EXTERNAL LINKS

*It sounded like “conventioners” or “adventurers” but in context it clearly referred to the bishops, and indeed Archbishop Welby was probably one of those replying.

Something Flagged Up

https://www.flaginstitute.org/wp/wp-content/uploads/2021/04/1988lpool-01.jpg

Regular readers know by now that I am a keen heraldist and am always on the lookout for new – hopefully free – material on the subject. Indeed, I am rapidly closing in on my nine hundredth armorial illustration for Wikimedia Commons. I have not written so much about vexillology, although of course the topics frequently intersect. Earlier this week I was trawling through EventBrite to see if there were any more events coming up soon by the Heraldry Society and instead found an advertisement for the fiftieth birthday of the Flag Institute.

After the standard Zoom introduction by Chairman John Hall, President Malcolm Farrow lectured on the development of the institute itself and of British flag culture more generally over the past fifty years. “The flag institute is instrumental in slowly changing the culture of Britain from a nation which rarely flew flags, to one in which flying flags is becoming the law.” An overview was given of how local and regional flags have proliferated over the past two decades, having rarely if ever seen use before.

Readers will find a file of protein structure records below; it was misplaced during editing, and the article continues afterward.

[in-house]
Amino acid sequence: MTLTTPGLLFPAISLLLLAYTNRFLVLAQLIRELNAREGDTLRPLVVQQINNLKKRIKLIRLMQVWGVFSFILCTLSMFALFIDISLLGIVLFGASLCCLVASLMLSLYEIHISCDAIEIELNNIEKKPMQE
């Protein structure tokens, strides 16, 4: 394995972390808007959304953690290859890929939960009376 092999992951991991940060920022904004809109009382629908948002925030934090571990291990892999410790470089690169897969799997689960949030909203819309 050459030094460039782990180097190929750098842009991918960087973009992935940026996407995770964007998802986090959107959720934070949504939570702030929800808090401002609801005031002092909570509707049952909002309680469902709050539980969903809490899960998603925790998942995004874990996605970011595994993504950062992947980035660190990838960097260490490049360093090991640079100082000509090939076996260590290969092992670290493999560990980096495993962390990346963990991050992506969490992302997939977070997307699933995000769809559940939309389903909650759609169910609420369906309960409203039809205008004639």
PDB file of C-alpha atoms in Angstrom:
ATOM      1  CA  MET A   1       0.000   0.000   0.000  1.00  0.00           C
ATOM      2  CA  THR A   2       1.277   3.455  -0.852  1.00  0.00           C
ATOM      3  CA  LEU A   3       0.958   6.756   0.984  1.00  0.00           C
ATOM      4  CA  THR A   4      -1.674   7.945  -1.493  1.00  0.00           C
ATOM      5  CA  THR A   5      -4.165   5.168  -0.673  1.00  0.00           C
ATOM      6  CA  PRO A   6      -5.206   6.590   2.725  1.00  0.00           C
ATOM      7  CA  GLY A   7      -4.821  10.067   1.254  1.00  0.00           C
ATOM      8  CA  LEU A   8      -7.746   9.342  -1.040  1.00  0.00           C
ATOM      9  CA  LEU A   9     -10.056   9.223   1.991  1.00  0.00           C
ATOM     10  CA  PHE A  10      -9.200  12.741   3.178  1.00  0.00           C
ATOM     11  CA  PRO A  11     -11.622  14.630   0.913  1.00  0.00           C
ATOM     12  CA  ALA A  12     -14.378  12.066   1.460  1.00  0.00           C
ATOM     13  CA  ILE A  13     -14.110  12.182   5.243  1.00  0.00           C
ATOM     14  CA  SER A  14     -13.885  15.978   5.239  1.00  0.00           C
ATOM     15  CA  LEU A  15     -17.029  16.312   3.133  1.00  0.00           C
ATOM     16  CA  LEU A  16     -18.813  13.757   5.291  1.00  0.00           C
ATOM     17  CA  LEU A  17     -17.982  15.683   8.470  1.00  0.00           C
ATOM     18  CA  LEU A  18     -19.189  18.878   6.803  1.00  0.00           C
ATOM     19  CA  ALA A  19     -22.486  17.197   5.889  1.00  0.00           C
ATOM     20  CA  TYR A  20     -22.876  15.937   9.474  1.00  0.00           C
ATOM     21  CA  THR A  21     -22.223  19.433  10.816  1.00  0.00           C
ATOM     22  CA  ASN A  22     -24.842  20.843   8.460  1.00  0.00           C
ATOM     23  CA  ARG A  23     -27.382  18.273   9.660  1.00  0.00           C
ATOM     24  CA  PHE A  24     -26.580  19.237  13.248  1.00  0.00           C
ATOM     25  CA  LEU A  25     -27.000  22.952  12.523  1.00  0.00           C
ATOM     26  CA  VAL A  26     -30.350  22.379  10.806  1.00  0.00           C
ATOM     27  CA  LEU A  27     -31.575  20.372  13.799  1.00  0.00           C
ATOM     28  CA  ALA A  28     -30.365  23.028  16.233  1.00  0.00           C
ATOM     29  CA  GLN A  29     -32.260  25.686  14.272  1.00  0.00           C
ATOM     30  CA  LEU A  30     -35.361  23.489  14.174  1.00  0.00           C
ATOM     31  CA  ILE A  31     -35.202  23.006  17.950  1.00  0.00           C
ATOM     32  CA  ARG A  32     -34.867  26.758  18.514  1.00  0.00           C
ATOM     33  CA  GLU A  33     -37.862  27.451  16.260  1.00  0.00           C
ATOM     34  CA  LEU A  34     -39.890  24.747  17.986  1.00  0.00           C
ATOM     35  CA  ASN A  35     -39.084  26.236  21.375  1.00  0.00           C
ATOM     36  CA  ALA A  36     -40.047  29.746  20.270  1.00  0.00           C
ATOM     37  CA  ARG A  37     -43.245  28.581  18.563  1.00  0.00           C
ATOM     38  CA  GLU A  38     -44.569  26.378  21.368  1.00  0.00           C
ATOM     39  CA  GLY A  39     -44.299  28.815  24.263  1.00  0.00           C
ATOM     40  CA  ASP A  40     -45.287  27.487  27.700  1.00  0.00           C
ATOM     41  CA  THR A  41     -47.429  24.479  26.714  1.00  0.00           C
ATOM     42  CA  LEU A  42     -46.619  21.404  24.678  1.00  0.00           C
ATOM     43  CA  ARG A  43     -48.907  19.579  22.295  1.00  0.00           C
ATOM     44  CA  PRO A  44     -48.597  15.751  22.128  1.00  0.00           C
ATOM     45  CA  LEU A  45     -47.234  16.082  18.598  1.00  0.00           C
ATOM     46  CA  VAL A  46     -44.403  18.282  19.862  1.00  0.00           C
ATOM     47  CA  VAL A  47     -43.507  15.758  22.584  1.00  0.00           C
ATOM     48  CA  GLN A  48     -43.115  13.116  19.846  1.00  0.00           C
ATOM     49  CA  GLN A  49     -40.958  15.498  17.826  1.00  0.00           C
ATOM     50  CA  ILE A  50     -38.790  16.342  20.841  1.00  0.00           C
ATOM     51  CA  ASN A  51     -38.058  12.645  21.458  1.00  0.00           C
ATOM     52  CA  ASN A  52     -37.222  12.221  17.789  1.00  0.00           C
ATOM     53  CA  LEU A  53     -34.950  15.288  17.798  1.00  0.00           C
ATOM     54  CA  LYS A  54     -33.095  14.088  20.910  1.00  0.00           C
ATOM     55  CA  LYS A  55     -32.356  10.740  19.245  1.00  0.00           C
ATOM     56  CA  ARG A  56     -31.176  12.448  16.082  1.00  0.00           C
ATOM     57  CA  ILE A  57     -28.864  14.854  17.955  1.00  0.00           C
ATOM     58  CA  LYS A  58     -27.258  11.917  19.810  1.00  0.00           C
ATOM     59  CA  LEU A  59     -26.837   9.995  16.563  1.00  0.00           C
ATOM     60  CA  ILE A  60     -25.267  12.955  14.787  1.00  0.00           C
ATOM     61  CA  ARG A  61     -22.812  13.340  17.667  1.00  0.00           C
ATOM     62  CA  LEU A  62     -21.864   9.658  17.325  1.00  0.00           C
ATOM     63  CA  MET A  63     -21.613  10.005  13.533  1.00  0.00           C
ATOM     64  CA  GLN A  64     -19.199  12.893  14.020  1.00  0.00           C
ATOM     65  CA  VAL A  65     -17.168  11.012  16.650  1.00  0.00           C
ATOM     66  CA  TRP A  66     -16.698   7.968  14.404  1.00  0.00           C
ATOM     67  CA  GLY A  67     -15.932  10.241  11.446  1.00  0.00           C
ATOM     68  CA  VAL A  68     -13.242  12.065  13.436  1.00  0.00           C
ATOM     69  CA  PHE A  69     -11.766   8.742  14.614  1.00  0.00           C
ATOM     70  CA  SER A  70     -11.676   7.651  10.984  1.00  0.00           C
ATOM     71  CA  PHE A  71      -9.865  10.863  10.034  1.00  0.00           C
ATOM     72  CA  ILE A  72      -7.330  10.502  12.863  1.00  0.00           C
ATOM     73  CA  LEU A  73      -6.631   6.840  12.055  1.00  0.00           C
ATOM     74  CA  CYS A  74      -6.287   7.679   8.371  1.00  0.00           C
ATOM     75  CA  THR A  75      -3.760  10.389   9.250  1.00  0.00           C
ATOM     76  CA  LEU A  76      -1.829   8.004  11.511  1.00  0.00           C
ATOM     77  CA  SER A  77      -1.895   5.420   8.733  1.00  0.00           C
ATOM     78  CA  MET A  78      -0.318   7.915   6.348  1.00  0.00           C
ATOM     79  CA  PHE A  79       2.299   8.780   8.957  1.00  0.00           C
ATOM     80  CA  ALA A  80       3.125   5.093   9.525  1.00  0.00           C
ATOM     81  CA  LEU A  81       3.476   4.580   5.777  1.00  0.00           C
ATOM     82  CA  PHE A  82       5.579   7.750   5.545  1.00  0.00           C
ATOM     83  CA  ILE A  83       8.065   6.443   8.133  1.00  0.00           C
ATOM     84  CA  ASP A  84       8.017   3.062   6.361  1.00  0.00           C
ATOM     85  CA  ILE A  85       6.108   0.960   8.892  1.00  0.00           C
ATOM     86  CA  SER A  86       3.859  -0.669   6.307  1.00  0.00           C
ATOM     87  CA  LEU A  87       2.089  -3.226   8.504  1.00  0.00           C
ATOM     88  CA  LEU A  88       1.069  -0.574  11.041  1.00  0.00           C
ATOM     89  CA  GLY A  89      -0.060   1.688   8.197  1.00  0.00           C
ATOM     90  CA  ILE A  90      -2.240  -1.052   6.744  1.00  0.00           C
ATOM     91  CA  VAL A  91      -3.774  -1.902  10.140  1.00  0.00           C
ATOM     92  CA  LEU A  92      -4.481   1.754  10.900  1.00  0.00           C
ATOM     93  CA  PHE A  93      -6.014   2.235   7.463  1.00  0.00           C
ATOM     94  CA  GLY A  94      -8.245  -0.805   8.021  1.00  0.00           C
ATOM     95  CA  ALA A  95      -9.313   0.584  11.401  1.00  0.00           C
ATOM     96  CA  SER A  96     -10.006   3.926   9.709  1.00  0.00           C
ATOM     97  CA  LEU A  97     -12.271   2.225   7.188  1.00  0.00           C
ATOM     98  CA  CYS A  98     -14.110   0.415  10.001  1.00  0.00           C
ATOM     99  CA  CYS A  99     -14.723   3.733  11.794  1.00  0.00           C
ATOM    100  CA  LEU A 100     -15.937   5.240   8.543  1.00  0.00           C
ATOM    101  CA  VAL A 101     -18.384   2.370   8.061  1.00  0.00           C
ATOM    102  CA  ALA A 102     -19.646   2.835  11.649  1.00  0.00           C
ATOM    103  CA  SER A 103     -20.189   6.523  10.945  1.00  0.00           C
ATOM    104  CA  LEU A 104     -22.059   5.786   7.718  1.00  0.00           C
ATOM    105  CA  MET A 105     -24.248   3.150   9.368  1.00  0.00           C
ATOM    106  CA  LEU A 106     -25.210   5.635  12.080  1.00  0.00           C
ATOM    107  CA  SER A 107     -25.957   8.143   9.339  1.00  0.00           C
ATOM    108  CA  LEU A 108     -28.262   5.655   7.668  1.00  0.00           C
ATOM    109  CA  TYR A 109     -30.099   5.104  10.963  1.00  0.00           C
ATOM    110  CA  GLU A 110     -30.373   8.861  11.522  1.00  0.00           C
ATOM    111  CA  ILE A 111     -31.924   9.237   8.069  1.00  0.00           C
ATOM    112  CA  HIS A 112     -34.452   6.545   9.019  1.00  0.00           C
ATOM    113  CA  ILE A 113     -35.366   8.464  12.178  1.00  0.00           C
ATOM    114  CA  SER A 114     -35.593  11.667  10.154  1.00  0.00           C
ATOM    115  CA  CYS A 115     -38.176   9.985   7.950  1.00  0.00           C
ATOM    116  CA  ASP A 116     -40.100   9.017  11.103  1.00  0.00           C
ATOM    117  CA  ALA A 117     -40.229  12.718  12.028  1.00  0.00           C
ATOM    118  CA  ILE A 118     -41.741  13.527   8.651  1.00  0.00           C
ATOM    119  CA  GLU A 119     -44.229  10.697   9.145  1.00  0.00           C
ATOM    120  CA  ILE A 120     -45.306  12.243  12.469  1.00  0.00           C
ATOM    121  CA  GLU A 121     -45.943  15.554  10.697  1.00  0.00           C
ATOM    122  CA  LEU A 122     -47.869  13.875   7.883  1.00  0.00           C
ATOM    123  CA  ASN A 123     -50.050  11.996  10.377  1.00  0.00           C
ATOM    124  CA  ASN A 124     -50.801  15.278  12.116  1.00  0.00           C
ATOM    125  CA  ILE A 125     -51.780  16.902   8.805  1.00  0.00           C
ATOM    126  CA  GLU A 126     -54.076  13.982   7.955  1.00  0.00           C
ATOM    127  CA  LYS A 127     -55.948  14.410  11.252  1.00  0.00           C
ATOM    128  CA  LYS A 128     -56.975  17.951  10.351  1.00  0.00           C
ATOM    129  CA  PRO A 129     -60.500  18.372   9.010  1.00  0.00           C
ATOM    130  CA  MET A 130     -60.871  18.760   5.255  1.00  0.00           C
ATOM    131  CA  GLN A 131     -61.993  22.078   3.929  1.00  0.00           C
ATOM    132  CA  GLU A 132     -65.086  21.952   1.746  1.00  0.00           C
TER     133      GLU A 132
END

Andrew Rosindell MP gave a speech about his efforts to change public attitudes surrounding flags, in particular his campaign – including a personal conversation with The Queen – to have the Union Flag flown over the Victoria Tower throughout the year instead of only when Parliament was sitting. He also mentioned the recent erection of three new flagpoles in New Palace Yard.

There was also a lengthy preview of the documentary Look Away, Look Away by Patrick O’Connor about last year’s change of state flag by Mississippi. Unfortunately the video feed cut out midway through and had to be restarted after some awkward fumbling.

Later a guest asked if the “All-party” Parliamentary Group on Flags & Heraldry could really be called that when six of the ten officers were Conservatives with Labour, SNP, DUP and Crossbench contributing just one each. Rosindell reassured as that there were plenty more within the rank-and-file, but sadly it was hard to make out his words as his audio feed was suddenly plagued by feedback noise. I think he said that anything so traditionalist in nature was bound to disproportionately attract those of a conservative outlook but that there were still plenty of others who recognised the importance of flags and/or held a deep patriotism.